Your music clearly has roots in techno, but just as well in electroacoustic abstractionism. You don't shy away from melody, harmony or rhythm yet you maintain a compositional skill and sound design that transcends all that pretty effortlessly. I would like to delve deeper into your creative process by means of this interview.
So here's a first question: what tools do you use to create your music?
Growing up in post-techno Europe in the late 90s, early 2000s computers already took over. Soon, I got very interested in noise music and the involvement of the body and found that laptops are not a very suitable tool for making music. From that moment on I mainly used pedals, voice and hardware synths.
After doing that for a while I realised that A) I was constantly broke from buying gear, B) because the stuff piled up I could not transport it to my gigs any longer and C) I felt more and more that I was more interested in composing for performative gestures that deal with space and time, than actually playing certain movements. Since then I work with a laptop and I never looked back.
I still think that for a live performance it's a bit idiotic to look at a screen, so I set up a couple of very basic controllers and changed certain parameters that I think are important to be in control of, and let the laptop disappear.
How important is the live in your live performances? Do you see playing live as a way of presenting your work or as an actual live performance?
To differentiate between what I do on record and what I do live, is what I work on the hardest maybe.
Making sound performances comes very naturally, I know instinctively what I want and I can usually make it work. It’s the fact that we all share one timeline and one space in which I can build a narrative. Also that I can be in control of the actual physical impact.
A record can be played on headphones, in a club, very soft or even on a phone. Ideally it needs a poetic angle to work in more than just one situation. And when the music has a very physical dimension you have to compensate that with something.
I really like the idea that a record can creep up in different moments of life, not just one.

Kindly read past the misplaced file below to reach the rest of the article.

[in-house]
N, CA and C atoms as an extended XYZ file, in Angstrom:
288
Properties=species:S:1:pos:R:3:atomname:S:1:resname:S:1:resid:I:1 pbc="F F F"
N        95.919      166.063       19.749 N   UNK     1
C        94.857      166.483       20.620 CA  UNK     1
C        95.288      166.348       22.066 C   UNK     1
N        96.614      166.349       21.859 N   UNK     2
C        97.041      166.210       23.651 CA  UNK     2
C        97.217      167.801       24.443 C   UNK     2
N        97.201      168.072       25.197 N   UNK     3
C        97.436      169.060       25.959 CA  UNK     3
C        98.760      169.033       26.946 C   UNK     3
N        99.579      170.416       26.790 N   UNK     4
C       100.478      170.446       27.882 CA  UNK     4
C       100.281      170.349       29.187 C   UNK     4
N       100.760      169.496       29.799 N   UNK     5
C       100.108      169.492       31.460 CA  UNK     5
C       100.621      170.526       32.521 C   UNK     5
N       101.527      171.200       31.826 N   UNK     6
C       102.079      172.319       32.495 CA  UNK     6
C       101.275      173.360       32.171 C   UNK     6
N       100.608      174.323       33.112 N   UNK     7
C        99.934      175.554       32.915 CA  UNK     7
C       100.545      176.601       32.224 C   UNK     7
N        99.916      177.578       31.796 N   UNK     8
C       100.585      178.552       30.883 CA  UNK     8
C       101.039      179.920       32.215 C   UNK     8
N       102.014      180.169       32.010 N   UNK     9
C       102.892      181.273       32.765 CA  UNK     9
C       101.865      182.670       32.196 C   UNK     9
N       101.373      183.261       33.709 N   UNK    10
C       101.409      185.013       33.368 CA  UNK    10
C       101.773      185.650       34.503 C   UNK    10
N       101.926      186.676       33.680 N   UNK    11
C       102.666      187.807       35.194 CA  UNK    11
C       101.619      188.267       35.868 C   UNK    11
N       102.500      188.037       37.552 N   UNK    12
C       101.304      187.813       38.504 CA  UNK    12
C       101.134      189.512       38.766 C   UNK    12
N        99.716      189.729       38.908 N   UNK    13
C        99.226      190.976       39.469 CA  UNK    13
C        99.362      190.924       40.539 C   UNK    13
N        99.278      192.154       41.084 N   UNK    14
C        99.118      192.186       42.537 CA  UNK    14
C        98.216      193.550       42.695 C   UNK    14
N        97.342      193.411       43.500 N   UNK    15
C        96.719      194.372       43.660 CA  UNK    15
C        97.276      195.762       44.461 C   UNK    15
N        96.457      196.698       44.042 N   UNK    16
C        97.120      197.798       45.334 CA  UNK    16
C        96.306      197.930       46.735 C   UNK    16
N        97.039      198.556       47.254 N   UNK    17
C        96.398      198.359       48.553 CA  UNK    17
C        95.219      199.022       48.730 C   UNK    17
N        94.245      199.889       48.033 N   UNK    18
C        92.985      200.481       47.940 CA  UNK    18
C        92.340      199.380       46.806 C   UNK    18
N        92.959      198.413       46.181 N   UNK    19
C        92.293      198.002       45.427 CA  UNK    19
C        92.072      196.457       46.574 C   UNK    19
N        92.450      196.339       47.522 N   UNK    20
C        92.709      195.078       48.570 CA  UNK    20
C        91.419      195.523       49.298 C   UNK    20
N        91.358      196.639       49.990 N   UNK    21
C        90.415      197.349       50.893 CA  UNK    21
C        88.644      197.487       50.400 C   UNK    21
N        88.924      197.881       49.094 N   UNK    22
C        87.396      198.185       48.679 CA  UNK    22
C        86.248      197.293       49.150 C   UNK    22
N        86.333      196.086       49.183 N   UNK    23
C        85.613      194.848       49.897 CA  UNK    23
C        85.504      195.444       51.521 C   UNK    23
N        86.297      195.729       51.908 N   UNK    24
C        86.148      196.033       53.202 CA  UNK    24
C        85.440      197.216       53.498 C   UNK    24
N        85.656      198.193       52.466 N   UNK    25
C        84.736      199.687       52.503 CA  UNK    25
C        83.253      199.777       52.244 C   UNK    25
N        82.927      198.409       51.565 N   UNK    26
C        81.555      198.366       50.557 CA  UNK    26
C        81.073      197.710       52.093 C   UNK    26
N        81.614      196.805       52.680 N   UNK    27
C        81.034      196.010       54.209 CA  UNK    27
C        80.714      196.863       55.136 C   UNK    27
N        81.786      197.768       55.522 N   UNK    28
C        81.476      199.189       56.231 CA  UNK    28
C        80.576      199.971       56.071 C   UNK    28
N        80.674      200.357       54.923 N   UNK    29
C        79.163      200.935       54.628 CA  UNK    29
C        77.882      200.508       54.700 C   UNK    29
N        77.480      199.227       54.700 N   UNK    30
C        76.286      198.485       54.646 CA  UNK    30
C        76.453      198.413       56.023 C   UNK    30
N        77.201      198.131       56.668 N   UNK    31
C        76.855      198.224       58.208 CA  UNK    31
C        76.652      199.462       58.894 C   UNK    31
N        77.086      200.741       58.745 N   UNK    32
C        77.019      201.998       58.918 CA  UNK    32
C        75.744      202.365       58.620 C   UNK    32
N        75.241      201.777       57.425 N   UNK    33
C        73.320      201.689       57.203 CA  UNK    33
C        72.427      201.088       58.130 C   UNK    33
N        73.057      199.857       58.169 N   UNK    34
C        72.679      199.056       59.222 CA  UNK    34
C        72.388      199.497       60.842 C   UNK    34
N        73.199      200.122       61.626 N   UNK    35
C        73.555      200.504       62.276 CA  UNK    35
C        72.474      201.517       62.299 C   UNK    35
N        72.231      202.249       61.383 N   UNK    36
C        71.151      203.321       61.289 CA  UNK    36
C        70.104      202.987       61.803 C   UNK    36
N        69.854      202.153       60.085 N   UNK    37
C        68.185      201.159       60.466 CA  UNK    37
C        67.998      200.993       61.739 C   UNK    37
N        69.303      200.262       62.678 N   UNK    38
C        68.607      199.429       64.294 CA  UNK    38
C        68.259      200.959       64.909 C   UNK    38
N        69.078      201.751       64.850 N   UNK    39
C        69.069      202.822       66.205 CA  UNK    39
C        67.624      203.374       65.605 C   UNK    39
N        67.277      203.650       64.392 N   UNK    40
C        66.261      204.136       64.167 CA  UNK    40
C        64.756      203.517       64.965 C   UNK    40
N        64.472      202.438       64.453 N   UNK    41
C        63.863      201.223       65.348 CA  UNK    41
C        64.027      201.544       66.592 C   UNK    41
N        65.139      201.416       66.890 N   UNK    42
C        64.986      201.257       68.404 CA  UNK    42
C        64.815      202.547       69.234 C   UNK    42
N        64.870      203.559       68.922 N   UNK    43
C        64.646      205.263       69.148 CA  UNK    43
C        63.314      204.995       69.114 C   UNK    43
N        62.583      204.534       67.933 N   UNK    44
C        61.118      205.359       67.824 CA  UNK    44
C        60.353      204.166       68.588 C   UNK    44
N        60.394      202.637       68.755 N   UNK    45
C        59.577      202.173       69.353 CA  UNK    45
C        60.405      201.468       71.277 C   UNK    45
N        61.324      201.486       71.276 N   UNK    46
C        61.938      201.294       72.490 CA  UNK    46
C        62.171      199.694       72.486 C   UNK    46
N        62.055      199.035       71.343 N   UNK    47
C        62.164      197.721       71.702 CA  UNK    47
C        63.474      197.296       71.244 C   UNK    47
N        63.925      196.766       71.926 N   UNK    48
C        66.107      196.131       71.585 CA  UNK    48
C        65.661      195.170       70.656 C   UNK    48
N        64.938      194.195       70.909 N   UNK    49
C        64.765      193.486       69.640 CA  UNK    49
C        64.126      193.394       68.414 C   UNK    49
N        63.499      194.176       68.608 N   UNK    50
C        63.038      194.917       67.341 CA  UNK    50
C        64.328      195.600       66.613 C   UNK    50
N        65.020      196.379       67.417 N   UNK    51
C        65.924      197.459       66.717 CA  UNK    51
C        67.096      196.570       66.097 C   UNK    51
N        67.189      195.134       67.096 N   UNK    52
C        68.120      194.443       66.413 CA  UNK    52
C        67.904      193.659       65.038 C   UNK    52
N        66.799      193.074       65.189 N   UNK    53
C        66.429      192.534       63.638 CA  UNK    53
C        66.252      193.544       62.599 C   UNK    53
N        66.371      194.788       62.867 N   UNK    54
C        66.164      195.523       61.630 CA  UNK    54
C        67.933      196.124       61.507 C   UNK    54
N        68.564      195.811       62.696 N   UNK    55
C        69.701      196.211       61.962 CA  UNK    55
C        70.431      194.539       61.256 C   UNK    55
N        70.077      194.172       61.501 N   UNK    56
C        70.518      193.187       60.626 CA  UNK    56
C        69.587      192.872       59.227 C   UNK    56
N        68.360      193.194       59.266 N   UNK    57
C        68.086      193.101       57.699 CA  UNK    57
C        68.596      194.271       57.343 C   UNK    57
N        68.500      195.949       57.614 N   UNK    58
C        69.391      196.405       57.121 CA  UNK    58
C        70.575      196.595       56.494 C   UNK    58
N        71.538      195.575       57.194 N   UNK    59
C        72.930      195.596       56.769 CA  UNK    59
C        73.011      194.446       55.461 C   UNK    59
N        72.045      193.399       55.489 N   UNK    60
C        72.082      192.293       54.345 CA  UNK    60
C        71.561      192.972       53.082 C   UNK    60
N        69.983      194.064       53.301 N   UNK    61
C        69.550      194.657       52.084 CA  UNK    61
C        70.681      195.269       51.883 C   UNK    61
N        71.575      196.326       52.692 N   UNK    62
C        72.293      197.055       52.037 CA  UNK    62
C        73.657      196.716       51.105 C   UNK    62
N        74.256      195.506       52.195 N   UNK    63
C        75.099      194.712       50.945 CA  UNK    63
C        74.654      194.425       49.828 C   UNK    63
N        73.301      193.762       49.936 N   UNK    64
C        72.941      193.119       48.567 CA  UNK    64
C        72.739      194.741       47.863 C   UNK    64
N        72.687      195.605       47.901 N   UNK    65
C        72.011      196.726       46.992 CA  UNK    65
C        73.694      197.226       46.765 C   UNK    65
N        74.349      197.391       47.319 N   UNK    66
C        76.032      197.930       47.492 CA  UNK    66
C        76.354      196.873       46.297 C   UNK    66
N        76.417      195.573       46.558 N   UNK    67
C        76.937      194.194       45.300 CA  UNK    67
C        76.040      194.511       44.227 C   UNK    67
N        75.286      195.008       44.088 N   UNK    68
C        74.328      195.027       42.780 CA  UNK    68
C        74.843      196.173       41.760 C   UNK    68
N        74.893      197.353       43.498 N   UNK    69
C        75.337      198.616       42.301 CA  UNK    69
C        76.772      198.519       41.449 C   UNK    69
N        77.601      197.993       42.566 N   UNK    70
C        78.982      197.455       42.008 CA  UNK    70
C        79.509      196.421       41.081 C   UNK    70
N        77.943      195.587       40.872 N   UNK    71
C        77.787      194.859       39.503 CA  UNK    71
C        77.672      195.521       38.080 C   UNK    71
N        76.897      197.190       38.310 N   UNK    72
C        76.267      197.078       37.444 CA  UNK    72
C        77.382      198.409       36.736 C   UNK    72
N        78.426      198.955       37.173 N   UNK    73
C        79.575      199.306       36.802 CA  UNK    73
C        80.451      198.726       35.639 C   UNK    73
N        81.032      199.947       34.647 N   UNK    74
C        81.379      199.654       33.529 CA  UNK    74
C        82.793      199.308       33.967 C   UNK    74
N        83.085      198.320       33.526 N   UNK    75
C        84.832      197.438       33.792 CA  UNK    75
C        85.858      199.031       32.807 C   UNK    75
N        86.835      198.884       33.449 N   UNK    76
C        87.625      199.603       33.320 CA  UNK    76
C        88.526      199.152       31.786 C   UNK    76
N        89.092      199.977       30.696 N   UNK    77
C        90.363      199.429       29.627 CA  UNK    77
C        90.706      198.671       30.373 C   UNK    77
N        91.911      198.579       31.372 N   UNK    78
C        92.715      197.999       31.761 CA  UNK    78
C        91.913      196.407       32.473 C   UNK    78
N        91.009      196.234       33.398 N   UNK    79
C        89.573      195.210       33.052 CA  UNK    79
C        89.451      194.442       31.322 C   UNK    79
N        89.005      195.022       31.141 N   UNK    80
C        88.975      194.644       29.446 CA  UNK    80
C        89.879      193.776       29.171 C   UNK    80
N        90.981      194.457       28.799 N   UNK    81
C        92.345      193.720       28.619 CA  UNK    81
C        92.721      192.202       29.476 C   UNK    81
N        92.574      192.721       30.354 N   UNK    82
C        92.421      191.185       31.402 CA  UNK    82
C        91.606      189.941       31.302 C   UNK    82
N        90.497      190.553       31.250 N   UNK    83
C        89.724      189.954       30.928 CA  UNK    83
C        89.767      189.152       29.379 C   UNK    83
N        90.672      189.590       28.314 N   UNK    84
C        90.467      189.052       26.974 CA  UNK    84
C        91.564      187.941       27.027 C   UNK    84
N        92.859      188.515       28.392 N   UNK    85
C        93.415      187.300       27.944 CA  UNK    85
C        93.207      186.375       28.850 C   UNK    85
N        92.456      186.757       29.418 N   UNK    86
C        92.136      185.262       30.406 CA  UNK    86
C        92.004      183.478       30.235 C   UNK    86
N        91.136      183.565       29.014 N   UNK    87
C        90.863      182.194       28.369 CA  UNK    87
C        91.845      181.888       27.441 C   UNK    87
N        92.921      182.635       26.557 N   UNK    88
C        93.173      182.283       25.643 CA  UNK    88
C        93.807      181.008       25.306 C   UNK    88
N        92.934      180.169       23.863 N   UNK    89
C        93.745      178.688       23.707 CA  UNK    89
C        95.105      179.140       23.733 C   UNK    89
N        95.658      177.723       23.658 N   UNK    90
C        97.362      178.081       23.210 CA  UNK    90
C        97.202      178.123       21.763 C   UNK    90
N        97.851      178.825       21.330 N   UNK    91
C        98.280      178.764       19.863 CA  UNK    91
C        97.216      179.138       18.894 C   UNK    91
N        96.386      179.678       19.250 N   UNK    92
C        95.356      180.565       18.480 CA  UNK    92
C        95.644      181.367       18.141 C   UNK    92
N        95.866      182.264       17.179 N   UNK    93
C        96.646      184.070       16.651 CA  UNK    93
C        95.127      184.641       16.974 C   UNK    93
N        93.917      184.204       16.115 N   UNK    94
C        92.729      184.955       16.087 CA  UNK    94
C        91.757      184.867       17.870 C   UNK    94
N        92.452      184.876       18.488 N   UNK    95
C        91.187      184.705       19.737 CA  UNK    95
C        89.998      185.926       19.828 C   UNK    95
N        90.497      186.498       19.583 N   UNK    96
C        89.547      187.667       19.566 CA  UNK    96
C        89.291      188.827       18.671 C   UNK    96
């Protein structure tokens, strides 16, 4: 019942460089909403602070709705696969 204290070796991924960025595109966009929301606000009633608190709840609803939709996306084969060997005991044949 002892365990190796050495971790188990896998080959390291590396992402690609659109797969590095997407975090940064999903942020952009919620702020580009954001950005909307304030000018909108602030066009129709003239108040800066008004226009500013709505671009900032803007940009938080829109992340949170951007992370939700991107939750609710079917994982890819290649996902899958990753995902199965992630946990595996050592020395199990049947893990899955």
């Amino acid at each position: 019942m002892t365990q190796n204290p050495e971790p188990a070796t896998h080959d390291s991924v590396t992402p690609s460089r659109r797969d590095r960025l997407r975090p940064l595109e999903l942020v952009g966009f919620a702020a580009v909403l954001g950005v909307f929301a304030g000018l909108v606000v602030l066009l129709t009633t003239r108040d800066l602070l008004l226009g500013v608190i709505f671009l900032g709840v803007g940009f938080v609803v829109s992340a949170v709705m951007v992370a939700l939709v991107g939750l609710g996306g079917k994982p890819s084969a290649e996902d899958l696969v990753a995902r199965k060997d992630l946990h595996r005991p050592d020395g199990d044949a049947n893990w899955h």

The focus of your live shows clearly lies in being a powerful sonic experience, making brain and body move. Is that why you don’t use visuals?
Again, coming from post-techno times, visuals where a big thing. When I was 16 or so, I even did visuals on drum and bass parties. But very soon it became evident that this was just plainly idiotic. But because of things like Liquid Television on MTV and later my discovery of experimental cinema I always kept on working on music in combination with video in one way or the other.
Experimental cinema and experimental music are both insanely powerful art forms and it’s incredible if both work together. But if one is stronger, the other one disappears.
Live, most of the time I work with pitch black darkness and because my music is somewhat graphical, people show up later and report what they have seen in their heads. That’s quite amazing. But lately I increasingly started working on animated visual motives again and combining them with sound. I am working on the first Jung An Tagen A/V performance for the HYPERREALITY festival in vienna as we speak. I am super excited to venture into that after such a long time.
What is your attitude towards being visible as an artist during the performance? (As in, being on stage or being visible for spectators).
I experimented a lot with different strategies. I wanted to disappear completely, not face the audience, be very present or try not to care. The more specific my music became, the more the ritual grew with it. For the moment I have a very clear setup: I play in front of the speakers, because I need to hear exactly what the audience hears. Working with monitors is nonsense. This way I usually form a triangle with the speakers and by this gesture I introduce them as my instrument, at least this is how I see it. With the audience facing me we form a closed gestalt of some kind. When it’s very dark and we are all connected by the same frequencies I can achieve the best results.
Your music is psychedelic and allows for transformative experiences. Is that something you take into account when creating? Or is it just the nature of the beast?
Absolutely, that is my main intent. Transformation.
How important is technology for you?
Very. Technology in combination with technique. I found out very soon that I get bored by my own intentions very easily. So I started to work with techniques like cut-up. When you have a new machine or a new piece of software in front of you, things will come up that you would never have created if you knew its workings inside out. I would love to have the possibility to work with machine-learning right now.
Can you imagine yourself making music in a different era, in the past, with a different technology?
Not really. I've never even particularly liked the aesthetics of the past. I love to fool around on a piano if I see one, just because it sounds so great.
But like I said I am not really a musician in the classical sense, nor do I want to become one. Ultimately the music that I liked to make started with automation and recording. Hands off. Because I've always liked sci-fi I got caught up in what they later called hypnagogic. I thought it was fun to think of the future of the past. Nowadays I think nostalgia is reactionary per se.